The Souq Beyond the Souq
Shockwave of sun wakes a world of dazzle and sheen. Through the morning souq I walk, past shopkeepers unlocking doors and assembling wares, through riverine air thick with the smell of cinnamon and saffron and sun-dried limes stacked in black ziggurats in front of spice shops. This tangled city at the edge of Bahrain is Manama. The city tilts over a vast underground sea, the sea of Enki – the old Dilmun lord of creation and magic and semen – the sea from which Gilgamesh sought his plant of immortality.
This is the Manama of the Kassites and the Safavids and the Persians, the Manama of Arabic and English and Gujarati and Bengali and Tagalog and Urdu, the Manama of teak and gold and mahogany scudding to shore on dhows from lands across the sea, the Manama of Dilmun – the paradisical island that floats through Sumerian legend, where men never age and where lions lie down with lambs. This is Manama, a city built on the pearls carried up from the depths of the two seas – the salt and the fresh, a city built on the oil discovered at Jebel Dukkhan, the mountain of smoke, a city where there is the souq of the mundane and – though most do not know it – the souq beyond the souq.
The Manama souq is a sophisticated metaphysical proposition, an entanglement of quantum proportions: the litter of jasmine in the gutter is also – simultaneously – a constellation of fallen stars. Understand this and you will understand the souq. Every corner of these streets, every one of its rapturous faces, each stray cat loping through its alleys on soft angel paws, is radiantly lit by the uncreated light of another world.
I move with all the furor of my spinning electrons through the chasm of the street’s holy time. It is fundamental for a created being to make of daily life a pilgrimage; we either know it or we don’t. If we know it, our drifting is furnished with a semblance of hope. If we don’t, we spiral all the same but we are untethered and sorrowful with the lack. It is here, in the unfurling of the mourning dove as she lifts to the sky, in the penultimate shriek of the red-faced baby in the pram, in the dolorous sweep of the pushcart man as he ambles his day into being. Into my book I collect these particles of time, these moments of resonant truth, listing them in blue ink against white paper, like sky slapped on cloud, like paltry feints toward a theory of everything.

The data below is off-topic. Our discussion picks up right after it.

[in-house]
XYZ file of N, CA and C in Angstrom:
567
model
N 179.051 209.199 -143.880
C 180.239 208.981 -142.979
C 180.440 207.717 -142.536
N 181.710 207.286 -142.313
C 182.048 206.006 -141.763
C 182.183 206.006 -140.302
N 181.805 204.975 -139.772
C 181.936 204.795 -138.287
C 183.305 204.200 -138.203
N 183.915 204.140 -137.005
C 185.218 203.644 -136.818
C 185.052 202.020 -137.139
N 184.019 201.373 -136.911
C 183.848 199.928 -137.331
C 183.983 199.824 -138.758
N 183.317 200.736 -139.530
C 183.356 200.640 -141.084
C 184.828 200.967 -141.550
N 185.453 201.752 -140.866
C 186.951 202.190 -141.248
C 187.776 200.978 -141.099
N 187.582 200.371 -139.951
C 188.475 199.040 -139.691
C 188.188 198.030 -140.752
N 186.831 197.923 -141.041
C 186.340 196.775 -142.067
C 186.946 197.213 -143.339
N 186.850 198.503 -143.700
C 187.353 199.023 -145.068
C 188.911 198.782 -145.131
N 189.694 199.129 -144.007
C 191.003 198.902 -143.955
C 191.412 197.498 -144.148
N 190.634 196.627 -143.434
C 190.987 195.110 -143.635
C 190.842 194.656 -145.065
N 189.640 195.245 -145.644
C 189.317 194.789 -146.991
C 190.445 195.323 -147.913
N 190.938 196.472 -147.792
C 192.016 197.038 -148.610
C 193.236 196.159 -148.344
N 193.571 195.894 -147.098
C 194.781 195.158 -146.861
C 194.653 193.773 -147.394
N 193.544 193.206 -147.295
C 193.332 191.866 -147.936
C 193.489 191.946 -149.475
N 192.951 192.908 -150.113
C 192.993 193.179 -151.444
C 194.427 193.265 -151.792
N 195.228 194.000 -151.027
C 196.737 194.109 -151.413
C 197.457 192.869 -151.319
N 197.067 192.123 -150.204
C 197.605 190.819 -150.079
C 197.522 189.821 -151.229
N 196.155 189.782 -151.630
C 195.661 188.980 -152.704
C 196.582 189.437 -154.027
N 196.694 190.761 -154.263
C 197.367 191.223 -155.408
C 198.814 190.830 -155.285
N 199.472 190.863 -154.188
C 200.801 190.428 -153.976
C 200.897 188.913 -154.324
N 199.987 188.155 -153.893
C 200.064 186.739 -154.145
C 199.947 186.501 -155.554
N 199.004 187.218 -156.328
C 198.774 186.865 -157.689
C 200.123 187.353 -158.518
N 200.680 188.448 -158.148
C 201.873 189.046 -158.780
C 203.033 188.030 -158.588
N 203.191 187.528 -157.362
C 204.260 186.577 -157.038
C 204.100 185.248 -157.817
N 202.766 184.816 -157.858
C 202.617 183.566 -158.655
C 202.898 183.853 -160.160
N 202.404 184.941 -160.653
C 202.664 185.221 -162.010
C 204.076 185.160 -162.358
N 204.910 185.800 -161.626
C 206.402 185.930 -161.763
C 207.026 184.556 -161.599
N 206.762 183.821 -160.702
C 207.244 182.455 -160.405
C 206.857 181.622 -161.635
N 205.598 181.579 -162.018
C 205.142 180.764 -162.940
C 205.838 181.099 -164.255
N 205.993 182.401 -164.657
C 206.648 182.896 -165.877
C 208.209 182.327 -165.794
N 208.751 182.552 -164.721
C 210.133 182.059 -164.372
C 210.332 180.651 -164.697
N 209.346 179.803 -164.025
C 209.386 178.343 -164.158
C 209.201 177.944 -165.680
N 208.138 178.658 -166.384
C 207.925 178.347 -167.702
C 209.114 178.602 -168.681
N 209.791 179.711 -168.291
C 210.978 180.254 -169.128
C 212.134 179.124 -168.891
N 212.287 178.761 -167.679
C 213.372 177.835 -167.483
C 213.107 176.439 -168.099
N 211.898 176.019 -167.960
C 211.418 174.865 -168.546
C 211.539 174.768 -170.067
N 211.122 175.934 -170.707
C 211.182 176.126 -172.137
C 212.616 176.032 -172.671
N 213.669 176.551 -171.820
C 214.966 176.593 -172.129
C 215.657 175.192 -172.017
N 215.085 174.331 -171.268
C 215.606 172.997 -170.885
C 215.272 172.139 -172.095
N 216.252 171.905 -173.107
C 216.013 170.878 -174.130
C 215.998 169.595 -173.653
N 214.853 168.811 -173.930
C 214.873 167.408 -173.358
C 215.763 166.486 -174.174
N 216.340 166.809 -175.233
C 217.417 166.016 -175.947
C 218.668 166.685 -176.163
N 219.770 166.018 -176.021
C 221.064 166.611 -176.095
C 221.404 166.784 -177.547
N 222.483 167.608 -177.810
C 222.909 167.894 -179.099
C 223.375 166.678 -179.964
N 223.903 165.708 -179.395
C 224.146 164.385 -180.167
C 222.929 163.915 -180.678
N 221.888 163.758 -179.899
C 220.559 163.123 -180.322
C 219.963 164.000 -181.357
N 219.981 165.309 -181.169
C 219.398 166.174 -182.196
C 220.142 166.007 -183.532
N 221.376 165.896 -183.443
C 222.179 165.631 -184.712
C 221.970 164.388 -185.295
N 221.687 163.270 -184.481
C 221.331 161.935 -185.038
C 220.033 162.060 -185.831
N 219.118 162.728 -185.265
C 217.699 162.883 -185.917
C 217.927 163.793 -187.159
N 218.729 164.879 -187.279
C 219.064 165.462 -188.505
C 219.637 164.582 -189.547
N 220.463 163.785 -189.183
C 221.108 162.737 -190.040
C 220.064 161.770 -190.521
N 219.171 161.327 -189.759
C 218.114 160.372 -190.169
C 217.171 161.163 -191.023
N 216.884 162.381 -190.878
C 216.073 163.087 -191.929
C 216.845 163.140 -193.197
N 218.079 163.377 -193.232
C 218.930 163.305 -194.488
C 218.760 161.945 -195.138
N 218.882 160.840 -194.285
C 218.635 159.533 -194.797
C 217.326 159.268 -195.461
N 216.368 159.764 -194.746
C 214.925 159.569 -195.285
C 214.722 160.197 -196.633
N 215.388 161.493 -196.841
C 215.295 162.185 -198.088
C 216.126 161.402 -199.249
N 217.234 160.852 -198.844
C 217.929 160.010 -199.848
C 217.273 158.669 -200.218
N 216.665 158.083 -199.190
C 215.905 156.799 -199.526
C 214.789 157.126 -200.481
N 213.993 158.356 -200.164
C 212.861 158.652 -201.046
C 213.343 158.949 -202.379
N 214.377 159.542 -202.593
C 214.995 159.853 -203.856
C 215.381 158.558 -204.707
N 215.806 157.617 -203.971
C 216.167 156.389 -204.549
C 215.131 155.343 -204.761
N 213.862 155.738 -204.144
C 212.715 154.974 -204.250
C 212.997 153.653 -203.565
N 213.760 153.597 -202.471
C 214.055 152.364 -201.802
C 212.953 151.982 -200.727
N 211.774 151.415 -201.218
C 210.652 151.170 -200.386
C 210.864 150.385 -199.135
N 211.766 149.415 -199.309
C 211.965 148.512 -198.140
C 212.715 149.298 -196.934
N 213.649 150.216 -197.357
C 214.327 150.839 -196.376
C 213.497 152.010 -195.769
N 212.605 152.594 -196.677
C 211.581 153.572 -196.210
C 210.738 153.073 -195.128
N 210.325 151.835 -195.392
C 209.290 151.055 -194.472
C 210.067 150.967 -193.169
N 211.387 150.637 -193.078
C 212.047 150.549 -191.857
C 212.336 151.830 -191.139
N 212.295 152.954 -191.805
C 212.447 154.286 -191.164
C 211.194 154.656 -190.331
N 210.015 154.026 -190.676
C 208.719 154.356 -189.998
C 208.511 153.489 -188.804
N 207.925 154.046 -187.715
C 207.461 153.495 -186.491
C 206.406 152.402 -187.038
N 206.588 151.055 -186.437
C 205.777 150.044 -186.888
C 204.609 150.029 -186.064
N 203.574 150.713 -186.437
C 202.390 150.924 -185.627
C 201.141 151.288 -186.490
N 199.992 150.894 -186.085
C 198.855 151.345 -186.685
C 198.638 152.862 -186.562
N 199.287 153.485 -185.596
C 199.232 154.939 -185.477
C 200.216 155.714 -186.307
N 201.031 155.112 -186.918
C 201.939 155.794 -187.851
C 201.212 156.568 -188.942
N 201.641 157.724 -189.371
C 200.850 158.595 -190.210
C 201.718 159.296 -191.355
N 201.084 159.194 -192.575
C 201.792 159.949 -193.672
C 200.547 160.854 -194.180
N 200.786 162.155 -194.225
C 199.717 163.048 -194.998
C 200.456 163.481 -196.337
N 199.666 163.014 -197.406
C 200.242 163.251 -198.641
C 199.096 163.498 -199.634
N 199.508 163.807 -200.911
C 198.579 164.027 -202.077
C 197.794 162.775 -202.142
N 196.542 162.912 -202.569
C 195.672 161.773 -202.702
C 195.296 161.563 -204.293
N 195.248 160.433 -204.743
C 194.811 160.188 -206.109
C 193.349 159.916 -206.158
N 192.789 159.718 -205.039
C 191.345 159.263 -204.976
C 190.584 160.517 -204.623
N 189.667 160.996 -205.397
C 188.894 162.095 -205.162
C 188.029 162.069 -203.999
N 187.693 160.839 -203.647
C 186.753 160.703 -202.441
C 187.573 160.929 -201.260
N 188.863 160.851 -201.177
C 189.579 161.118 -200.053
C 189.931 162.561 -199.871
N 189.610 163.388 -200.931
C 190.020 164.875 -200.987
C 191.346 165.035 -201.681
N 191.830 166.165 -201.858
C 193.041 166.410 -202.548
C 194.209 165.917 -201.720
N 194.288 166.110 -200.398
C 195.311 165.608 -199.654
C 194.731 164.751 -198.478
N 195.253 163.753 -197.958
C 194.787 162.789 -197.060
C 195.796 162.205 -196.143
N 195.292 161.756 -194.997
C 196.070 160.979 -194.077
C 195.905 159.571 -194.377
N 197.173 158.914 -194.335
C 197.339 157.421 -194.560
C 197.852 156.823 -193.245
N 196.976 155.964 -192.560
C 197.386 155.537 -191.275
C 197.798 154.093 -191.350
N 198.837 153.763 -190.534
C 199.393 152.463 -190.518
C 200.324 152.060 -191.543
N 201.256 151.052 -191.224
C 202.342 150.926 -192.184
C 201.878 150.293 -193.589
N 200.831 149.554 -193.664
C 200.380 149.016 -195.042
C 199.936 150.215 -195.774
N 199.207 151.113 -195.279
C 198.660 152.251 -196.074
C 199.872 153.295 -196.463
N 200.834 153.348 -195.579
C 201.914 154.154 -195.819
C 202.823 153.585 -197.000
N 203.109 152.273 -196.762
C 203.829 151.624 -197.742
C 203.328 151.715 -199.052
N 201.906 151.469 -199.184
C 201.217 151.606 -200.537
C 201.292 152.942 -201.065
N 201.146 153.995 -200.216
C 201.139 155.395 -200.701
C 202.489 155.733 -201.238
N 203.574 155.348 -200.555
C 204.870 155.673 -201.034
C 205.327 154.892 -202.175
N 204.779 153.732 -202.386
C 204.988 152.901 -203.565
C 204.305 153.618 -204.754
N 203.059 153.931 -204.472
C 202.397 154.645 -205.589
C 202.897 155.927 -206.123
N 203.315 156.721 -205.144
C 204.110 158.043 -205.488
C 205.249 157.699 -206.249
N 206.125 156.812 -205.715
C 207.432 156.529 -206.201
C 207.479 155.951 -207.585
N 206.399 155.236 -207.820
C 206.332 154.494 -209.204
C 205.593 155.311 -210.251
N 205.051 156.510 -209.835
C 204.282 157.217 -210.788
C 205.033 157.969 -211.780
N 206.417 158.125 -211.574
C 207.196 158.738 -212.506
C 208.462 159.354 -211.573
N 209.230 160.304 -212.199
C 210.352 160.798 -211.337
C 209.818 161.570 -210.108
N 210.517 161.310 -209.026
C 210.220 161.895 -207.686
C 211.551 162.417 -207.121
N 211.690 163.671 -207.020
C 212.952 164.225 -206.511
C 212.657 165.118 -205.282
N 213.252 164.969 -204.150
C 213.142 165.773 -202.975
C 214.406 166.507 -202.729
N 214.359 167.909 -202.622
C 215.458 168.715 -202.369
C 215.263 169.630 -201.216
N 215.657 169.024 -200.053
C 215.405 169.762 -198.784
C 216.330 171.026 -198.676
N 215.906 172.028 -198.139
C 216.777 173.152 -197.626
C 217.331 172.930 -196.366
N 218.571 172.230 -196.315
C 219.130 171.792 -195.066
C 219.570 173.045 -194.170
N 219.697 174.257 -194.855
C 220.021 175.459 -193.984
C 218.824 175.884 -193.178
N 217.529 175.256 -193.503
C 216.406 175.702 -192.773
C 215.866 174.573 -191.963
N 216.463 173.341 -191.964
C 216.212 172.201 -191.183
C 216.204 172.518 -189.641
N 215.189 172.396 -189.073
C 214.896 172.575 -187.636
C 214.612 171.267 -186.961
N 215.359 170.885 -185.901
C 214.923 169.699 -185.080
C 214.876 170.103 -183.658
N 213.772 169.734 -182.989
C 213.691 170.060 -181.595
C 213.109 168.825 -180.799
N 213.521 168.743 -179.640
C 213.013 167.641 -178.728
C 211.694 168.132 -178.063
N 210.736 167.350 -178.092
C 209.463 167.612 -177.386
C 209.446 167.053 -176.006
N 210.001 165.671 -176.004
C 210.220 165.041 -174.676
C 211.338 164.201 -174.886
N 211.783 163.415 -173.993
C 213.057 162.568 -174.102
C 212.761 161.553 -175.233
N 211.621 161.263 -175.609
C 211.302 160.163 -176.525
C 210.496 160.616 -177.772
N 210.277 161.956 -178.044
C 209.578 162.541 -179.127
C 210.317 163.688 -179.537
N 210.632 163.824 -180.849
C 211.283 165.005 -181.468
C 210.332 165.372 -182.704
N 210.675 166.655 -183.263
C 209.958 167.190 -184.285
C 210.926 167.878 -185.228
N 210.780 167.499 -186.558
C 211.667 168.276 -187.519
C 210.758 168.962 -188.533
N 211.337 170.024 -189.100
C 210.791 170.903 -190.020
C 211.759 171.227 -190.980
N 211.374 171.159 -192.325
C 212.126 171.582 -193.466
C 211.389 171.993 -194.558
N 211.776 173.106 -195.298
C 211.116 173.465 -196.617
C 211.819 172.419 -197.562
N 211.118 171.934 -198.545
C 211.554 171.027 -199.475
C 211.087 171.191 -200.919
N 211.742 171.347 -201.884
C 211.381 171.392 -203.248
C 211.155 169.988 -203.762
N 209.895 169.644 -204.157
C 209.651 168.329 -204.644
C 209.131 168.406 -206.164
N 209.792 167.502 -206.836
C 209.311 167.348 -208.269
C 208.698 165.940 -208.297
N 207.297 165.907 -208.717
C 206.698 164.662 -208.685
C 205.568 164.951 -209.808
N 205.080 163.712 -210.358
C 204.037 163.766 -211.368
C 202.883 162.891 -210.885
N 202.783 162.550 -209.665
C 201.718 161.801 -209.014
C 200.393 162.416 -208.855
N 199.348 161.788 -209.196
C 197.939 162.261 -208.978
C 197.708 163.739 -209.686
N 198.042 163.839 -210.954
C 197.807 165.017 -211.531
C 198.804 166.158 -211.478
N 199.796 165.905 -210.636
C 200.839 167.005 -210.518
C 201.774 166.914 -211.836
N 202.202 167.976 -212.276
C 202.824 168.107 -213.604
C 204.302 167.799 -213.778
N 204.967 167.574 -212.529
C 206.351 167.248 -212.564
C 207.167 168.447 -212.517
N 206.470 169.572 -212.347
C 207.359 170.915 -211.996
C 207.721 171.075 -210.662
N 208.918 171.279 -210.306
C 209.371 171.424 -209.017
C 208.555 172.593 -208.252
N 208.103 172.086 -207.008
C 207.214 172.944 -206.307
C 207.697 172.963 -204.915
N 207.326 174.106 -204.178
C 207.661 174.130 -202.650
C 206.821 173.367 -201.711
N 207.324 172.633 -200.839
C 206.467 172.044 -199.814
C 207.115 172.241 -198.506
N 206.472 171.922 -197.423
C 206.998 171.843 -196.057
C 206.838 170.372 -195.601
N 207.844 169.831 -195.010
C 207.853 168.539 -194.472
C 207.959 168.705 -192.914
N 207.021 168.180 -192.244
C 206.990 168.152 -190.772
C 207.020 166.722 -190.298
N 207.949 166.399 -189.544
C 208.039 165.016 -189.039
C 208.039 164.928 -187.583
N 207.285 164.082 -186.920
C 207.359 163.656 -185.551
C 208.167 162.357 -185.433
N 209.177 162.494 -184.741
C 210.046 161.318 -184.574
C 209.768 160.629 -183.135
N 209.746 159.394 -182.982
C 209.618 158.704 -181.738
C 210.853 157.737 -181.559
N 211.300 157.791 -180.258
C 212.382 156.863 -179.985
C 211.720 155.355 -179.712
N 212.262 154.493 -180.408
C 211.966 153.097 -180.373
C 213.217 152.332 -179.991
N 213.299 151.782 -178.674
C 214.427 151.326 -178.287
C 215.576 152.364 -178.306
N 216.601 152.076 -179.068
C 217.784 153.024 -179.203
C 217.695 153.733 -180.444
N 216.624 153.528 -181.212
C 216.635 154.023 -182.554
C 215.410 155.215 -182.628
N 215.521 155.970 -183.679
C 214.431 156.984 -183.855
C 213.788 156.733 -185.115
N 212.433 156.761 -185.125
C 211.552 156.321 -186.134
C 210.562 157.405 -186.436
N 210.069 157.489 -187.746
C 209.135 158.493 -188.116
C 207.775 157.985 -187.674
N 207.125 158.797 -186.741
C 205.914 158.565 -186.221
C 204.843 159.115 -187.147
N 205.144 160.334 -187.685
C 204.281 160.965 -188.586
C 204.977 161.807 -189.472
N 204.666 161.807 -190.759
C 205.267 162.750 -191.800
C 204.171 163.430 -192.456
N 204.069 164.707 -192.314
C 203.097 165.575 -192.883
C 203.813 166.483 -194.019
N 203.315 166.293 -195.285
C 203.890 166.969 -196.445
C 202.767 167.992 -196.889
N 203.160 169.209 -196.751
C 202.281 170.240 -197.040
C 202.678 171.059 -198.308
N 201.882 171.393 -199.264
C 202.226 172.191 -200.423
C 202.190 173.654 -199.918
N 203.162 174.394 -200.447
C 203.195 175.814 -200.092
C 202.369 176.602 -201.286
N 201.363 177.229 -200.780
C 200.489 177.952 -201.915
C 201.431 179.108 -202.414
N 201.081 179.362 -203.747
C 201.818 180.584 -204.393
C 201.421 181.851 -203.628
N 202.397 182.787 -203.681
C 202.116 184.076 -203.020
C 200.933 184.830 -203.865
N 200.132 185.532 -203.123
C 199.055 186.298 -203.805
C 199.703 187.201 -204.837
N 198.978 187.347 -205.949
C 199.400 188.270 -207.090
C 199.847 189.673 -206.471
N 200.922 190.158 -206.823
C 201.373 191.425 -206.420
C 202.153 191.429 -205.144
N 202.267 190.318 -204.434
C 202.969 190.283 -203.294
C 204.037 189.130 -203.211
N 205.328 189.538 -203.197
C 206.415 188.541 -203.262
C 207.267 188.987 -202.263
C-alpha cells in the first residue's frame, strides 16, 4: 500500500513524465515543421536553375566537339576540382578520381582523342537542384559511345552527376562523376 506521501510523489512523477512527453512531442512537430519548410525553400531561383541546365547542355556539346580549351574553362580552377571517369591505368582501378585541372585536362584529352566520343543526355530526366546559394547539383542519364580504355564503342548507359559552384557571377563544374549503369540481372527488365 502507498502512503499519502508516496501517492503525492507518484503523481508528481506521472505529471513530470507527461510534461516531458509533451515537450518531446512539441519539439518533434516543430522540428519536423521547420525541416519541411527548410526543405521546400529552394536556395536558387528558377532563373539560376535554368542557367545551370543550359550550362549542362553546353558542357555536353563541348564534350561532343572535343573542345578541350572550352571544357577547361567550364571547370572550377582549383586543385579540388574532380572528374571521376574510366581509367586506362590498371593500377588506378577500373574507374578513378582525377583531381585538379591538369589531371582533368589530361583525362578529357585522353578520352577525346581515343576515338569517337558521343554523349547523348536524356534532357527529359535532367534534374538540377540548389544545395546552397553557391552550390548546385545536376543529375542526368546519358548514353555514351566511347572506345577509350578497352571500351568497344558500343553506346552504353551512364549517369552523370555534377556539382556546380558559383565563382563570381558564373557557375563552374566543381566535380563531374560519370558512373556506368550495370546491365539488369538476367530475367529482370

Through the sun-spangled morning I walk. Chanting the melody I share with the street I am striding and sliding through time. When I was very young, I believed the streets of the souq were riptides caught and held fast in asphalt. Surely the waves had heaved themselves into these spangled arrangements, this alley jutting that way, that alley twisting this way, what else could be the cause besides the staggering depth of the tides and the chaos of their churn? When I walked the riptide streets I contorted my body into the species of movement I believed appropriate – there are ways to be a body that are multivalent, paths of awareness through which to slip – and I discovered the old stories were true.
The old stories, muttered by the al ajdad sipping their karak on blue benches faded in the sun and the al jadaat in their shadowy kitchens curtains drawn, whispered by the children heeling their henna-red donkeys at the shore, the old stories were true: there are passages leading to the souq beyond the souq and there was a time when all the world hung in the balance.
Follow me, follow me.